Delta Extends & Scales Back Seat Blocking Policy

Filed Under: Delta

At this point a vast majority of airlines the world have dismissed the concept of consistently blocking seats so that nobody has a neighbor. While that wouldn’t offer “true” social distancing, it would at least offer some amount of personal space.

Some airlines have gone above and beyond, clearly as a way of differentiating themselves. Here in the US, Alaska, Delta, JetBlue, and Southwest, all block seats. Delta has just extended its seat blocking policy beyond September 30, but in the process has also reduced the extent to which seats will be blocked.

Delta extends and restricts seat blocking

With Delta’s current policy, flights are booked to no more than 60% of capacity through at least September 30, 2020:

  • Delta One, Premium Select, Comfort+, and Main Cabin, are being booked to no more than 60% of capacity
  • First Class is being booked to no more than 50% of capacity

Delta has been blocking every other first class seat

When it comes to Delta’s seat blocking policy, there’s good and bad news. The good news is that Delta will continue blocking seats through at least January 6, 2021. The bad news is that Delta is reducing the extent to which it’s blocking seats.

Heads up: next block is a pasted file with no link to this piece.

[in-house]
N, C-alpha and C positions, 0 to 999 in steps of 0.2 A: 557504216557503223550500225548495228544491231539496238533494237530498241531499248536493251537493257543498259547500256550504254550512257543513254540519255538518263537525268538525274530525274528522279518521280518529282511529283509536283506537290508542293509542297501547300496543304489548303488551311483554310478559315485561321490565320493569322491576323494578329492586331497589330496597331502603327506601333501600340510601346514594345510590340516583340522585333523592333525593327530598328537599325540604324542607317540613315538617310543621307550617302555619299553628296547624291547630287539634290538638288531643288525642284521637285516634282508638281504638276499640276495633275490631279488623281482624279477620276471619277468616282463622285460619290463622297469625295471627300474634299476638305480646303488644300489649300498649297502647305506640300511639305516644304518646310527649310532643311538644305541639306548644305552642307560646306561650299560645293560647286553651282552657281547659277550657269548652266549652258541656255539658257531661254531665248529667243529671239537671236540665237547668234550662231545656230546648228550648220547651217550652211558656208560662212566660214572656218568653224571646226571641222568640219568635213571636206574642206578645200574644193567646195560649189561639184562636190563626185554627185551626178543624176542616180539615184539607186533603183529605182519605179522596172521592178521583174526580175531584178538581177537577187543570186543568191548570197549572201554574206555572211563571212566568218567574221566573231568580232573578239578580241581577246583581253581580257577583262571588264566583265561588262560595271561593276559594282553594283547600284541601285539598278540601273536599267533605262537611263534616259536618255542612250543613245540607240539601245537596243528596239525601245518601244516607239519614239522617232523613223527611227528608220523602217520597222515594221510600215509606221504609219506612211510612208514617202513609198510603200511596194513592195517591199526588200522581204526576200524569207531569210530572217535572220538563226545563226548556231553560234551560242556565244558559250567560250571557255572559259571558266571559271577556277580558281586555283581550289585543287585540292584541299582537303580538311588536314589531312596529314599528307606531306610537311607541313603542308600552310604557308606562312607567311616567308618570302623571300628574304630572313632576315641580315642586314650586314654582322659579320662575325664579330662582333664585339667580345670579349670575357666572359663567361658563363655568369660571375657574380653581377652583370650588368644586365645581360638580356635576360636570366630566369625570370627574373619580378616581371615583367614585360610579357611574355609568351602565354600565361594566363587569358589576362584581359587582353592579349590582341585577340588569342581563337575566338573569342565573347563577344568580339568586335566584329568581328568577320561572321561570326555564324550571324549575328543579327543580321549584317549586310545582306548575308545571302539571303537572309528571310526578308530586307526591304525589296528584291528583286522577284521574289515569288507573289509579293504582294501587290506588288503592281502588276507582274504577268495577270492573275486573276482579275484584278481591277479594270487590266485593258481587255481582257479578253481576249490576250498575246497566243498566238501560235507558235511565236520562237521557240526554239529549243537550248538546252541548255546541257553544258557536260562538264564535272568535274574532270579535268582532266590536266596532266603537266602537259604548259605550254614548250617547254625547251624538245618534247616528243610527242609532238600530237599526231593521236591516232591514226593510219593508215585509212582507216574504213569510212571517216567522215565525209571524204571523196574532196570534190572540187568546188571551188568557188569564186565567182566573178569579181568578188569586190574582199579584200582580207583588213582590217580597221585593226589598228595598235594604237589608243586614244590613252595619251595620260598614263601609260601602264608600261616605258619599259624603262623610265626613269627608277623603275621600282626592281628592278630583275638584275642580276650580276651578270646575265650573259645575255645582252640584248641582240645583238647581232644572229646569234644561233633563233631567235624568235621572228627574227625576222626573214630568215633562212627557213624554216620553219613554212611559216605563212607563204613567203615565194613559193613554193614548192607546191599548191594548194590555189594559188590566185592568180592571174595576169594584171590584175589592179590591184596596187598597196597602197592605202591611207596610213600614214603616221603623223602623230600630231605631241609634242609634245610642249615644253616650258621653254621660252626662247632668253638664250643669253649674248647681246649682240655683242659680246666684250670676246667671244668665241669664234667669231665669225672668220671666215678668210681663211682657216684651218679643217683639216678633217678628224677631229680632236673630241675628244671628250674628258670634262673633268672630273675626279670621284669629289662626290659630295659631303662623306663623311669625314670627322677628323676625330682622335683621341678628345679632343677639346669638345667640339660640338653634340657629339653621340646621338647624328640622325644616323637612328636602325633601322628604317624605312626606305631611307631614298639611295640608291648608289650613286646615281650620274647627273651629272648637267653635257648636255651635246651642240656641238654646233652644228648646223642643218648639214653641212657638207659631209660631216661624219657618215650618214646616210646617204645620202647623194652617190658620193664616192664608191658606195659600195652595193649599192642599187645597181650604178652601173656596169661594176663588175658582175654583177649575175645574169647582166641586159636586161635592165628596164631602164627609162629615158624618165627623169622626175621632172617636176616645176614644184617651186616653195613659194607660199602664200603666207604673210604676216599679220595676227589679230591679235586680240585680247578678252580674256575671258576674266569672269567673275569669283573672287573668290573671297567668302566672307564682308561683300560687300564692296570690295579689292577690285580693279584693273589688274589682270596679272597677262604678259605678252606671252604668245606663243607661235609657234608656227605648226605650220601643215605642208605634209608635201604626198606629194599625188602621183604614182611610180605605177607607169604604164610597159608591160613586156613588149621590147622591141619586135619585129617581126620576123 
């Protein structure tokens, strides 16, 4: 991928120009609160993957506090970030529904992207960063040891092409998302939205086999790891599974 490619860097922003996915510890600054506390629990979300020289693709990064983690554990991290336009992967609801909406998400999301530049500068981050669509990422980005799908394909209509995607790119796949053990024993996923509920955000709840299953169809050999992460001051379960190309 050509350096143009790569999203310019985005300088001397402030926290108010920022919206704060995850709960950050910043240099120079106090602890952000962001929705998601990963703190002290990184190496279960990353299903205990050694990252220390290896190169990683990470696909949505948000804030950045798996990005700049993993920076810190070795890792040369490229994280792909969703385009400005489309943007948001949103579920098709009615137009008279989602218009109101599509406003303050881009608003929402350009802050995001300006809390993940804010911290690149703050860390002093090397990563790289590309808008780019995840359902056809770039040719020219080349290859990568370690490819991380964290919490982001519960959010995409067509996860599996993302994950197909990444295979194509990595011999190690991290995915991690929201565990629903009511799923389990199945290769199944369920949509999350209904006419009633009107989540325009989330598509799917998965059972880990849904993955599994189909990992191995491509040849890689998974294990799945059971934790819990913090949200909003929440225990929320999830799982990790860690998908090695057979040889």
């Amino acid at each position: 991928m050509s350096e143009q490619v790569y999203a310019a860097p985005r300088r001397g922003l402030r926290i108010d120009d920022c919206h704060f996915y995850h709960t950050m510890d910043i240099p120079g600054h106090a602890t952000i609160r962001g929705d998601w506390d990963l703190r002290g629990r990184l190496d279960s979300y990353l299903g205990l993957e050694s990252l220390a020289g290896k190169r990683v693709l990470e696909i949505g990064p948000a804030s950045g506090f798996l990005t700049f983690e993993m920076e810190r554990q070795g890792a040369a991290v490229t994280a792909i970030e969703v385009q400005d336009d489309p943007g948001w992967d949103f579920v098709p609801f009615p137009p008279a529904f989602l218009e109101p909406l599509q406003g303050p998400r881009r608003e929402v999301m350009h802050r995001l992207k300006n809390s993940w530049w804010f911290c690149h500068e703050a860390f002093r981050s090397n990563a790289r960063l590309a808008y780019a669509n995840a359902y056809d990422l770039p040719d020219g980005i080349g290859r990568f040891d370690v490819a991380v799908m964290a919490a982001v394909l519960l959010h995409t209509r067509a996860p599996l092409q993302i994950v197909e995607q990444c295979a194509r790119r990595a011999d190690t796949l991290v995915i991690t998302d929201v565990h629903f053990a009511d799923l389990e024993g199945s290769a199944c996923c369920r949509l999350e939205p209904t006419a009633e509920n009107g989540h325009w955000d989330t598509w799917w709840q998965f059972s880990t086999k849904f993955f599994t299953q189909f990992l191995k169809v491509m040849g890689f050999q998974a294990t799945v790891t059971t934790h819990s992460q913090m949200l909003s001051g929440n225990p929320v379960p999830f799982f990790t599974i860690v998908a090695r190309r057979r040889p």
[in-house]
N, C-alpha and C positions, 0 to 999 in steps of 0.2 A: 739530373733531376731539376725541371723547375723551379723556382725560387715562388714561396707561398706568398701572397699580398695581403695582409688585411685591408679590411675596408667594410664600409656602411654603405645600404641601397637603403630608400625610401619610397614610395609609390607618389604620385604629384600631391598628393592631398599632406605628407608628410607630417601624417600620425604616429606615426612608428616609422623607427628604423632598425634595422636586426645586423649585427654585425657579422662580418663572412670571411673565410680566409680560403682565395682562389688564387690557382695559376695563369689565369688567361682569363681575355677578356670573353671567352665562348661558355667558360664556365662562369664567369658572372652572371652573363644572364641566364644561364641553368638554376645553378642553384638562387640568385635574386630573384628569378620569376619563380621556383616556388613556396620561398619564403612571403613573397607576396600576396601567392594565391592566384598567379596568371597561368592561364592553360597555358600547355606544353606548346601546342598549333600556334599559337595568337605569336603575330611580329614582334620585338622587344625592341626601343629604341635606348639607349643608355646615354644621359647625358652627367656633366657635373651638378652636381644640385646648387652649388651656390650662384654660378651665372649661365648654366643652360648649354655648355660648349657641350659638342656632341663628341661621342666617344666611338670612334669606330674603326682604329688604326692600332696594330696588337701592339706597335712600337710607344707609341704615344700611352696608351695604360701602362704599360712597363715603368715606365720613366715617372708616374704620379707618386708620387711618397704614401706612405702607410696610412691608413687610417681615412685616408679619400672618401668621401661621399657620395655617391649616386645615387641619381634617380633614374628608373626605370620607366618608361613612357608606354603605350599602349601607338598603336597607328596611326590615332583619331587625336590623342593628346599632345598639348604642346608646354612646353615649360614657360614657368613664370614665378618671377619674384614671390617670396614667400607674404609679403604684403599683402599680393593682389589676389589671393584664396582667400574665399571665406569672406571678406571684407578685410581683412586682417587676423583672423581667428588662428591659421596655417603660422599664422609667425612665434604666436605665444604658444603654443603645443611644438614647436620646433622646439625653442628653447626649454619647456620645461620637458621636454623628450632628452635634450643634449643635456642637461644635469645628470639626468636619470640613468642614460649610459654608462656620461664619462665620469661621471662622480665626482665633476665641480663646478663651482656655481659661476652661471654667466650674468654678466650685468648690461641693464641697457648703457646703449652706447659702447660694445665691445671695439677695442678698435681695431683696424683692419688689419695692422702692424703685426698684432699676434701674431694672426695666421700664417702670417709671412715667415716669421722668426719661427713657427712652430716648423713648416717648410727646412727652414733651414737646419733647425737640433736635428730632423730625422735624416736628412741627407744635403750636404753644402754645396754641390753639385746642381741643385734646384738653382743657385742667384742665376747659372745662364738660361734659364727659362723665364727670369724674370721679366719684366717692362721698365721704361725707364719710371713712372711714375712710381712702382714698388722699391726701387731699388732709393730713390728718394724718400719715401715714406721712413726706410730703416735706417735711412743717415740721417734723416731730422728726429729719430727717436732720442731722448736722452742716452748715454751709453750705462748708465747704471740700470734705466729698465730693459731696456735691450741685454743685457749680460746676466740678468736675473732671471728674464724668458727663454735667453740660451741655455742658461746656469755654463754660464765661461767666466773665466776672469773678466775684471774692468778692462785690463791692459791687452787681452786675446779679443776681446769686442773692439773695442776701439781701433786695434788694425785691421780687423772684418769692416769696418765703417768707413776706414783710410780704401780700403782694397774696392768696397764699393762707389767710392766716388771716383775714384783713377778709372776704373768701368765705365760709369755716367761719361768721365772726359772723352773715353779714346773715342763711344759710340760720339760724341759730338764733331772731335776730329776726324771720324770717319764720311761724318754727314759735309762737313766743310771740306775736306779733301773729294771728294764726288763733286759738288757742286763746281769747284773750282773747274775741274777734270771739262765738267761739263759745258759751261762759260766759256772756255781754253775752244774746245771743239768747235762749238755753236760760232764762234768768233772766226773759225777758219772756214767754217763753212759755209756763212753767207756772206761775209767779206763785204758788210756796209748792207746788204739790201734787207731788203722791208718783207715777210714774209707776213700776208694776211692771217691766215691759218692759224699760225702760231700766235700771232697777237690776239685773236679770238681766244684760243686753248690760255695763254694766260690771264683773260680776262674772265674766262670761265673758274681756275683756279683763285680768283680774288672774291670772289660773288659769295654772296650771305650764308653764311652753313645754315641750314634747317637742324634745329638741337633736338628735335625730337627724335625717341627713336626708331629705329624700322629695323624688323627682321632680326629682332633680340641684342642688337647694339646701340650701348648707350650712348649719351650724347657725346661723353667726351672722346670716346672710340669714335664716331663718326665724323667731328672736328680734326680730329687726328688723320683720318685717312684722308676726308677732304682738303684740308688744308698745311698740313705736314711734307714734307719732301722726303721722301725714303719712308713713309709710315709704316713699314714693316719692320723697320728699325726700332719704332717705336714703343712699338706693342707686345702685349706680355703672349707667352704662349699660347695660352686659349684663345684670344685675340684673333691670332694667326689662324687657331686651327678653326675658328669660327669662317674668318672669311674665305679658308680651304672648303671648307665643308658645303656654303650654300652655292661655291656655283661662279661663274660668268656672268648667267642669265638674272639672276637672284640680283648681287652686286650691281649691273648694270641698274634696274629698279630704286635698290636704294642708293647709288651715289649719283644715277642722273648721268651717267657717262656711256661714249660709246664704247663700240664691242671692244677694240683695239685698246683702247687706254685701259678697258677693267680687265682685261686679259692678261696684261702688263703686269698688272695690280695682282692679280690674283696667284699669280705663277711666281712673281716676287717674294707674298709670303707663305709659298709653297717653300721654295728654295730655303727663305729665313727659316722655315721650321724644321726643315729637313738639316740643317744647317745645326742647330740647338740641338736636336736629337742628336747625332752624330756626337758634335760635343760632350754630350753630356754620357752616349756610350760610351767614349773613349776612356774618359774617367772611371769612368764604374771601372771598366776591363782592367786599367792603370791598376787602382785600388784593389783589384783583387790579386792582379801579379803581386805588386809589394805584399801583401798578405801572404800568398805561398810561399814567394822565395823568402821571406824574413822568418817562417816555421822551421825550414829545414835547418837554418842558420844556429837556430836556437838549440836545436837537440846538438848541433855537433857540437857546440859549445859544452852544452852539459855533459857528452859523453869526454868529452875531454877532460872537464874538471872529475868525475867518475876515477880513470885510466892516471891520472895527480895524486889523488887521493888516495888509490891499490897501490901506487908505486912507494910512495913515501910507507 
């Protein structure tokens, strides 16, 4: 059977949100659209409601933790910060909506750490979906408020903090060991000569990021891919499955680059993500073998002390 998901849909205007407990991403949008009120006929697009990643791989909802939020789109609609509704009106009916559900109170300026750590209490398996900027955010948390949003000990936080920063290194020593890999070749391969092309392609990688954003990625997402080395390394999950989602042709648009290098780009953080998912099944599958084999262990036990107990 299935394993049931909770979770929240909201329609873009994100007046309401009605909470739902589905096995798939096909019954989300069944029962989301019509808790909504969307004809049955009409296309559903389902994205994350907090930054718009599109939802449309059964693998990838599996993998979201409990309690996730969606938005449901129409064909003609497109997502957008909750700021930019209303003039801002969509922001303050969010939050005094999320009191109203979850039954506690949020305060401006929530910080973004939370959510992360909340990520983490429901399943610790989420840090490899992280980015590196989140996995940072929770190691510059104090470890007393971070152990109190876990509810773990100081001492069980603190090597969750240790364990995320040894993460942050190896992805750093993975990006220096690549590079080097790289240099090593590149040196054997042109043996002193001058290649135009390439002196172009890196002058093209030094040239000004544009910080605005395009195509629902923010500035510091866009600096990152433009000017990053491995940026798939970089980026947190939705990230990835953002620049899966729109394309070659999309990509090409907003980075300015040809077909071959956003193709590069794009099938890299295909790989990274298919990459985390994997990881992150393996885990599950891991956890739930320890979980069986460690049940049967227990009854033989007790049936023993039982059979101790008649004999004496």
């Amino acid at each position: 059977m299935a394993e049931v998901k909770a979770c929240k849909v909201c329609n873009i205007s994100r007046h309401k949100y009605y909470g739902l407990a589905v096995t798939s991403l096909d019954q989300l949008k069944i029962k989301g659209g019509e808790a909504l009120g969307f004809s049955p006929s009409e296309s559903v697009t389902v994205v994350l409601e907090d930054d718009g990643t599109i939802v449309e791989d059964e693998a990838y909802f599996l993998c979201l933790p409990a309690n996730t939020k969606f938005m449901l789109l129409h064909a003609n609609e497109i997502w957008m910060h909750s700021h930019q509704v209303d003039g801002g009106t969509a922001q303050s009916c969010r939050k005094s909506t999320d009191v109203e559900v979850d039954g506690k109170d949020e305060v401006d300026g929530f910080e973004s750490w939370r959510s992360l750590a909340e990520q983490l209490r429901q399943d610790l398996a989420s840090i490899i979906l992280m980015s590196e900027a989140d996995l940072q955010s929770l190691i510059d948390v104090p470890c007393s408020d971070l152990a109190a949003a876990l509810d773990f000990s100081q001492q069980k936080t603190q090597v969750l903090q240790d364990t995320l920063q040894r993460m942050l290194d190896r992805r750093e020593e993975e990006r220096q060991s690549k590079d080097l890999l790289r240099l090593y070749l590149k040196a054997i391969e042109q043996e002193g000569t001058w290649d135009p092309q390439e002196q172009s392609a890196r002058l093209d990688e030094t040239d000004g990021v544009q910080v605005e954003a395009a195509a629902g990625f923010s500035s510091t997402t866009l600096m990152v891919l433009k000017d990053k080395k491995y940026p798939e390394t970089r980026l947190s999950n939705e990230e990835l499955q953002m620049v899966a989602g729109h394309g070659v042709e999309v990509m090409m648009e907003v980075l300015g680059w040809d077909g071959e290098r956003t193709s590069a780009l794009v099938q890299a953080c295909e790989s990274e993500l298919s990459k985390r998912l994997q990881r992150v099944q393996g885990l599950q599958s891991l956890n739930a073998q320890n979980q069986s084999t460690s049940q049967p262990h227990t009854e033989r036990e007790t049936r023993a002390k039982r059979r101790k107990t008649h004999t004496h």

Through January 6, 2021:

  • For parties of one to two people, middle seats will be blocked
  • For parties of three or more people, middle seats will appear as available for booking, to allow families and travel companions to select seats together
  • With this policy change, Delta is increasing the maximum capacity in Main Cabin from 60% to 75%

Delta will keep blocking middle seats

Then through October 31, 2020, Delta is pledging the following:

  • The number of customers onboard all aircraft will be limited, with or without middle seats
  • First class will be booked to at most half of capacity (except regional jets in a 1-2 configuration, where they’ll be booked to no more than 67% of capacity)
  • One aisle of seats will be blocked on aircraft without middle seats

In other words, this means that as of November:

  • First Class and Delta One may be booked to capacity
  • Regional jets in a 2-2 configuration may be booked to capacity

Regional jets may be booked full starting in November